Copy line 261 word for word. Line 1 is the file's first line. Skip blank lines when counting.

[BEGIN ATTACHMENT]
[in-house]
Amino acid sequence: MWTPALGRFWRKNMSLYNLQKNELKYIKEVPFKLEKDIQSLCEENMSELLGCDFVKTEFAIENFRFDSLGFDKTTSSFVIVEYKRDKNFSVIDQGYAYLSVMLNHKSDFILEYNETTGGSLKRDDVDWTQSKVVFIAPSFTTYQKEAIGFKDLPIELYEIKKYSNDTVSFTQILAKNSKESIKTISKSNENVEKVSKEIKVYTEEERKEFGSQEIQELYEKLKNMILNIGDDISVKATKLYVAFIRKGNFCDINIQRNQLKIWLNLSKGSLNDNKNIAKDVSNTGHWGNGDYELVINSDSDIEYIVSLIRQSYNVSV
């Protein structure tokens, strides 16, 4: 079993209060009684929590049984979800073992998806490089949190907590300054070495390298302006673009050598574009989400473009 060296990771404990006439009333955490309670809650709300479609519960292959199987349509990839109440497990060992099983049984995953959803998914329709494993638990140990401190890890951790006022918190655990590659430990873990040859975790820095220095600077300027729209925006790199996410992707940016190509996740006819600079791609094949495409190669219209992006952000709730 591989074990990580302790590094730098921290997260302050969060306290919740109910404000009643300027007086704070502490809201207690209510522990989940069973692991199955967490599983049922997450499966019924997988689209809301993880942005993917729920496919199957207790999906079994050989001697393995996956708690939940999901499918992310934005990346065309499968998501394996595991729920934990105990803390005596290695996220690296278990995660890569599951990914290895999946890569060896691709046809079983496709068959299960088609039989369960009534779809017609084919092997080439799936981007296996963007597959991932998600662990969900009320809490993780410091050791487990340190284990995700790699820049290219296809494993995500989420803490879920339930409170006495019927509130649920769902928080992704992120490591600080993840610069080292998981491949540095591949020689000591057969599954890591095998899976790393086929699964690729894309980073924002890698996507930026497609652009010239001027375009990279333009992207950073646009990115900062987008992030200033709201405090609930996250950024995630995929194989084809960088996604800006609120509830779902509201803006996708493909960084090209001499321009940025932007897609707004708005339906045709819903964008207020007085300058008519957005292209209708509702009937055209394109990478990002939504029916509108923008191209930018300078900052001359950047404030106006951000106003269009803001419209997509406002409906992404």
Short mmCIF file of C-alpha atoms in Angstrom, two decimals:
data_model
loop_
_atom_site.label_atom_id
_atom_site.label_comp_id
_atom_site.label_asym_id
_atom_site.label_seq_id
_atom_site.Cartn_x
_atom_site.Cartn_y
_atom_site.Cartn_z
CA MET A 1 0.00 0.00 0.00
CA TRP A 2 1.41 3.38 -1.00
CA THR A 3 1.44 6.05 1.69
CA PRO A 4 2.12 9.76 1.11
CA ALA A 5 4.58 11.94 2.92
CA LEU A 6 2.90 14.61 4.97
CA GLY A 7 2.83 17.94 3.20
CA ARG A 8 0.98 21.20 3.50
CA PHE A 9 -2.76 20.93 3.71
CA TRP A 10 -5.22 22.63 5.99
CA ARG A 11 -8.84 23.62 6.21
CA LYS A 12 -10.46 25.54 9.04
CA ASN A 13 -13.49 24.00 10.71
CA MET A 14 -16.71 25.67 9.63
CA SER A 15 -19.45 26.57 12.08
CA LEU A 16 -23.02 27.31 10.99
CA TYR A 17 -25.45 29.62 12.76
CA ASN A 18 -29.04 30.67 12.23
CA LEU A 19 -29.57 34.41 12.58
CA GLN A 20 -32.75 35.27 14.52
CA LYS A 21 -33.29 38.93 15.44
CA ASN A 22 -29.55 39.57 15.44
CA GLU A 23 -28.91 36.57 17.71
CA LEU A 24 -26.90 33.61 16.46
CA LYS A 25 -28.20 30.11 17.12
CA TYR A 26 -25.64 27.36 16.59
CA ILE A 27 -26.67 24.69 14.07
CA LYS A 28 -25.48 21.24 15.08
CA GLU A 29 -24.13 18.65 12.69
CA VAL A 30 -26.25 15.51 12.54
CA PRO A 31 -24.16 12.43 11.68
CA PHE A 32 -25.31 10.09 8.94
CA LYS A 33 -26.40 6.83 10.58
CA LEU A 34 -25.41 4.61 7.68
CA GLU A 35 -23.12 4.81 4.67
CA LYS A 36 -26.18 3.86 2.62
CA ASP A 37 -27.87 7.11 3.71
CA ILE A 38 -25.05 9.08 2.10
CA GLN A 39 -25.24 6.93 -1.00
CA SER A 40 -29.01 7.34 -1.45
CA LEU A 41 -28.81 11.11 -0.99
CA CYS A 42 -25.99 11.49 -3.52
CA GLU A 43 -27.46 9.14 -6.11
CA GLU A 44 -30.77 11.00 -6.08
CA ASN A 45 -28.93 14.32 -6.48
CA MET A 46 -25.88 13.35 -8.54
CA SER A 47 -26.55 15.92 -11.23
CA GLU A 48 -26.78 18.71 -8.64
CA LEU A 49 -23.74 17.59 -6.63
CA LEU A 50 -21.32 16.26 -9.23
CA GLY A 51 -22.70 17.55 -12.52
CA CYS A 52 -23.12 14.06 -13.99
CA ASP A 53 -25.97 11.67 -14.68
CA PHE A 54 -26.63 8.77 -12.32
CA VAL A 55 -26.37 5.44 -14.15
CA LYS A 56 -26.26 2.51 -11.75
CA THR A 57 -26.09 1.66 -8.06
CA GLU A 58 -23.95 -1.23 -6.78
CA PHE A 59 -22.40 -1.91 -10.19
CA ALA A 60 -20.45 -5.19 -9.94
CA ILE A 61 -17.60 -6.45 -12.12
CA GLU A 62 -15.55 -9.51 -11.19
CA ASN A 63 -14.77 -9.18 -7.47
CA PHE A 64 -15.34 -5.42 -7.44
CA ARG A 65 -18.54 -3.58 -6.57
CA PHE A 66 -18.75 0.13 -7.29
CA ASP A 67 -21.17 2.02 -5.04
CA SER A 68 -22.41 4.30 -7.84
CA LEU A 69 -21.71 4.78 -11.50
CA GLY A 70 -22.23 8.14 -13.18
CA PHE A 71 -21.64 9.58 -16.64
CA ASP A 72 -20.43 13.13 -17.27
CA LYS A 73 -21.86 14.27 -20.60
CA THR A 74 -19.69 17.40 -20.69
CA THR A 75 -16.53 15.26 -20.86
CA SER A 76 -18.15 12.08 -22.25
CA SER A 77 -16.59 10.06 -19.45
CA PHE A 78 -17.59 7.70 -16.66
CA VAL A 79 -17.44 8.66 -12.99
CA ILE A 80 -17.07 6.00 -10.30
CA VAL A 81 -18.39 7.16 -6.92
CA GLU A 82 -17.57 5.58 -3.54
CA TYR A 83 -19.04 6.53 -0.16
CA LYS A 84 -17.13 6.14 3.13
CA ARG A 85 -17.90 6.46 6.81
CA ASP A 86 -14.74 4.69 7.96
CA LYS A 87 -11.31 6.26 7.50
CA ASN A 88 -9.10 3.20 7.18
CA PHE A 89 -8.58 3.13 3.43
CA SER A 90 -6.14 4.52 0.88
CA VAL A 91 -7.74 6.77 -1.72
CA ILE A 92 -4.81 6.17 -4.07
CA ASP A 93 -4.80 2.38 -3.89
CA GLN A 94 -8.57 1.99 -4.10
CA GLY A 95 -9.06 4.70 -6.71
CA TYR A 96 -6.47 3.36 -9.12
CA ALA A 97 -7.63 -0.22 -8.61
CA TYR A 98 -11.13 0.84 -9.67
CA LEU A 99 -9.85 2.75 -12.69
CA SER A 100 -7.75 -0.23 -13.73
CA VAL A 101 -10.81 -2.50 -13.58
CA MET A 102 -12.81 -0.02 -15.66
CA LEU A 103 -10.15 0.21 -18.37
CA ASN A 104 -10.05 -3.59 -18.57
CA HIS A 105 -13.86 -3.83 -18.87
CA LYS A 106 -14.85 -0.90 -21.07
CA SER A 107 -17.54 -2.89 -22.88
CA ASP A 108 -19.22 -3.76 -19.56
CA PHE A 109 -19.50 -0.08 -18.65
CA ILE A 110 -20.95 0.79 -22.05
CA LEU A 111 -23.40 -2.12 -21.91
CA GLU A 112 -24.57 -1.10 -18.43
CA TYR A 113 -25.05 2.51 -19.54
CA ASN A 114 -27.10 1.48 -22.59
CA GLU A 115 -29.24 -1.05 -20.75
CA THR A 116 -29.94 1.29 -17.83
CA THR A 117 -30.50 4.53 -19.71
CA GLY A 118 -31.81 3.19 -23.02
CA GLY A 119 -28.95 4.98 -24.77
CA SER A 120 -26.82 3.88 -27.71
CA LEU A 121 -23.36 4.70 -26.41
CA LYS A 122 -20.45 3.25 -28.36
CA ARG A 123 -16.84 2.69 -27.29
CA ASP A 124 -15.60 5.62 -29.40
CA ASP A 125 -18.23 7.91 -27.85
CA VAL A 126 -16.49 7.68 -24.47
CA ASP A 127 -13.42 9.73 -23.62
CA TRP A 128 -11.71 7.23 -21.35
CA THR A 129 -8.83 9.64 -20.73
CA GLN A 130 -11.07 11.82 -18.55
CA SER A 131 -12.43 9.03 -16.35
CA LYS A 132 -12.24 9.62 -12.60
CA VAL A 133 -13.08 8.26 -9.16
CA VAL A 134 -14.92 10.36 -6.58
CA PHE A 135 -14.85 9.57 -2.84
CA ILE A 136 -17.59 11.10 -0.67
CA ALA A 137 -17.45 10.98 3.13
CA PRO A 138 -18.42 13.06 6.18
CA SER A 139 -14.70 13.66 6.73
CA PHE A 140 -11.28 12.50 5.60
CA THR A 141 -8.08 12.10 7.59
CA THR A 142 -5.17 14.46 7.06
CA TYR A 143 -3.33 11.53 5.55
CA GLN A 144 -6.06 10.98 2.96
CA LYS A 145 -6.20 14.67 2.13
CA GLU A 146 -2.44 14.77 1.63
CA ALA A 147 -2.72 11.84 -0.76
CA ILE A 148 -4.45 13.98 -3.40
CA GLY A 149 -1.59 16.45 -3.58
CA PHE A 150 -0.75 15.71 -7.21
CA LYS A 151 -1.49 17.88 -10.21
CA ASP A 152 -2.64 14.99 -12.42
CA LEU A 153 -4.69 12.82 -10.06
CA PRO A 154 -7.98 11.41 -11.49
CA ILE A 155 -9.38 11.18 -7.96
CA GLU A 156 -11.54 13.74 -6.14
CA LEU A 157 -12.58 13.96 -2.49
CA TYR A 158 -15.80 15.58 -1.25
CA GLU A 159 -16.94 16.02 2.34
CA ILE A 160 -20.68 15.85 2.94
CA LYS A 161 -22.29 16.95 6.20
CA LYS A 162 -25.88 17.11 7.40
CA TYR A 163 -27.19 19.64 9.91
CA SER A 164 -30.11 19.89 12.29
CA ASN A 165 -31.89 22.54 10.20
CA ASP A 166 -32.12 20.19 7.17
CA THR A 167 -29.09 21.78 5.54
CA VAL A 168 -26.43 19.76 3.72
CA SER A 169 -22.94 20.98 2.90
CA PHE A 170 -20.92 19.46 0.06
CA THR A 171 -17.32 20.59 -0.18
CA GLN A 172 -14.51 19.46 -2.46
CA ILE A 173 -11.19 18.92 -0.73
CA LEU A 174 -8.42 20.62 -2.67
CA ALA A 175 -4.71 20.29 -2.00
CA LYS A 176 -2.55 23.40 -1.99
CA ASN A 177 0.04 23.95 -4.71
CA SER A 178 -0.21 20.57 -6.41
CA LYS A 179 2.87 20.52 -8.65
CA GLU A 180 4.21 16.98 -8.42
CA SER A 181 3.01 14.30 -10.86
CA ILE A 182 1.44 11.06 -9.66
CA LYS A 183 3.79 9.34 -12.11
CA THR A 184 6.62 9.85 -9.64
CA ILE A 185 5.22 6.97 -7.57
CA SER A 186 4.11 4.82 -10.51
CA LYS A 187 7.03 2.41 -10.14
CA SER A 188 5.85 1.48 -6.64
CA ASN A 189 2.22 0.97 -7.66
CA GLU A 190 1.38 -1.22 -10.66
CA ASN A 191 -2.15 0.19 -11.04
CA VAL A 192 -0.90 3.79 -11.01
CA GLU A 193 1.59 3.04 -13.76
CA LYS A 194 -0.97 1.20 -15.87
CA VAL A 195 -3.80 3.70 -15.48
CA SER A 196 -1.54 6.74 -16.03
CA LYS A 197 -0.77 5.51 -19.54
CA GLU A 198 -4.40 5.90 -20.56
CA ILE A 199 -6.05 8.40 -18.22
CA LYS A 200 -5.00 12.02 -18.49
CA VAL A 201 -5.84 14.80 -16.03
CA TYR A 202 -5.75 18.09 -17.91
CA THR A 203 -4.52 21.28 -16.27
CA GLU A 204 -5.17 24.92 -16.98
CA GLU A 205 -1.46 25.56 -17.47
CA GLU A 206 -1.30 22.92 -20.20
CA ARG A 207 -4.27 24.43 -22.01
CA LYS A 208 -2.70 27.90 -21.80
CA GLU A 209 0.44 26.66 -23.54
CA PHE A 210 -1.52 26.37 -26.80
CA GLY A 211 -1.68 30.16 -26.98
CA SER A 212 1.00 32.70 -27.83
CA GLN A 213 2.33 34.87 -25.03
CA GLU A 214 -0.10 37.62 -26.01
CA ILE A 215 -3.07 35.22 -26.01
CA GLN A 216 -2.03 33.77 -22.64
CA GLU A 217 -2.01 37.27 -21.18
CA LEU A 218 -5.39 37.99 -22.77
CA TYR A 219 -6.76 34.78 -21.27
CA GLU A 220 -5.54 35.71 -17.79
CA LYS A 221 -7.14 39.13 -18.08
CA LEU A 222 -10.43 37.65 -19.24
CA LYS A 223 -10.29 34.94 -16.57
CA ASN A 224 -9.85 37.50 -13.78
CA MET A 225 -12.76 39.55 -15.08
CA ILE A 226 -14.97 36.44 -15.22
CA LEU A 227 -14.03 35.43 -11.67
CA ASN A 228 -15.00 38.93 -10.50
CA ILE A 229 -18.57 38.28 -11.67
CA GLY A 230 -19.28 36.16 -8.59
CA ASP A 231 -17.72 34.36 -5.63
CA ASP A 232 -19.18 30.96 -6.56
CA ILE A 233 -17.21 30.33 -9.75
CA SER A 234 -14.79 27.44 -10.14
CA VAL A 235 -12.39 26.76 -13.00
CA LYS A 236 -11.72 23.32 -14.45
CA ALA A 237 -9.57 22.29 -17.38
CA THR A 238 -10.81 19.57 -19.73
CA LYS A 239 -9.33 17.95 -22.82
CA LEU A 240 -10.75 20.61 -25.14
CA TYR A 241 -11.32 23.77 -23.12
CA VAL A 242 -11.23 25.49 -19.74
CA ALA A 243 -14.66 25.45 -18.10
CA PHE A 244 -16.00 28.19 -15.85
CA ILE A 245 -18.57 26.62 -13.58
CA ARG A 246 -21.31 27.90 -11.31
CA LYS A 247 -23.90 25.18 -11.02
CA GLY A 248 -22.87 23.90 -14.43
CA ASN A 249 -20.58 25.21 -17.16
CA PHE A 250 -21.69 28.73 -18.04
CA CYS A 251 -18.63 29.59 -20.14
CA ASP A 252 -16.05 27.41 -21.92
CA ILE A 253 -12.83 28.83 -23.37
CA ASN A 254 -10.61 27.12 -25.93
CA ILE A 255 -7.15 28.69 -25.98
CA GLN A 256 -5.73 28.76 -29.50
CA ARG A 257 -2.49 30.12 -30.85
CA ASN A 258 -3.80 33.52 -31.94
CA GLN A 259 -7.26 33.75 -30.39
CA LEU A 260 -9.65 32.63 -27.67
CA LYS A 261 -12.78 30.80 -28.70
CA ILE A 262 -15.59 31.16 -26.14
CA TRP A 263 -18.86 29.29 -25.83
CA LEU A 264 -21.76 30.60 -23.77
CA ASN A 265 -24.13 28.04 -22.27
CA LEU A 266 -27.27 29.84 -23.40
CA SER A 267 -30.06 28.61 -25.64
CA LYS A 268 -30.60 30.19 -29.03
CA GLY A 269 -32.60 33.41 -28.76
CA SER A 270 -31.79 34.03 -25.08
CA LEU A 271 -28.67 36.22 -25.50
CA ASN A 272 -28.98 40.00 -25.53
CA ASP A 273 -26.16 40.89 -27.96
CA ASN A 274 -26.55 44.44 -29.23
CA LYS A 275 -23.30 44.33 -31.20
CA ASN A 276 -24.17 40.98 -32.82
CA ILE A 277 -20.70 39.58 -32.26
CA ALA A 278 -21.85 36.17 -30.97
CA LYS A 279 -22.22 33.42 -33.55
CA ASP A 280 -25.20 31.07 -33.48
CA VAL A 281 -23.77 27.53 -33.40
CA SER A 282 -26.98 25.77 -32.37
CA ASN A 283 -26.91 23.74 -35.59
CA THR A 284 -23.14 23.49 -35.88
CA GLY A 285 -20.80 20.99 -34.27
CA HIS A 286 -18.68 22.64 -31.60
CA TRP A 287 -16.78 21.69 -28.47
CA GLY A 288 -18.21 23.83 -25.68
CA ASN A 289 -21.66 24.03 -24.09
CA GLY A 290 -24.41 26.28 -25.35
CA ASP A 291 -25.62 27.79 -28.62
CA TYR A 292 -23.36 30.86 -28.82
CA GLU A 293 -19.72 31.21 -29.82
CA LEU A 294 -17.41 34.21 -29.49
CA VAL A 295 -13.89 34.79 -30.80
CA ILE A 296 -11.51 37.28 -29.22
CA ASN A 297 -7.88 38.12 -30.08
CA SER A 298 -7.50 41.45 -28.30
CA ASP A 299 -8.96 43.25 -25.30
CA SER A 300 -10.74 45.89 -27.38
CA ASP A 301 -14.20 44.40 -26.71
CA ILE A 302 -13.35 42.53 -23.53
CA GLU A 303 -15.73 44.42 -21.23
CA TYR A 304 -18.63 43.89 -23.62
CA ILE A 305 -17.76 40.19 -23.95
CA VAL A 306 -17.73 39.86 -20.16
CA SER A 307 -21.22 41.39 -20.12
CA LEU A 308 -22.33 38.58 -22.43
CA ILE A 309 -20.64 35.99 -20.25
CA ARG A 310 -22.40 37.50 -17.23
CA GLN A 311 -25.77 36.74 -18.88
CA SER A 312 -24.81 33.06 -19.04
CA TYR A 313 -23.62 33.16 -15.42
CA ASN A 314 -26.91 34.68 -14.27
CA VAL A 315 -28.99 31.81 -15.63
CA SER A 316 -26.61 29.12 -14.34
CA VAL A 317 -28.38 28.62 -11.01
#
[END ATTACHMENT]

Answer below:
CA GLY A 248 -22.87 23.90 -14.43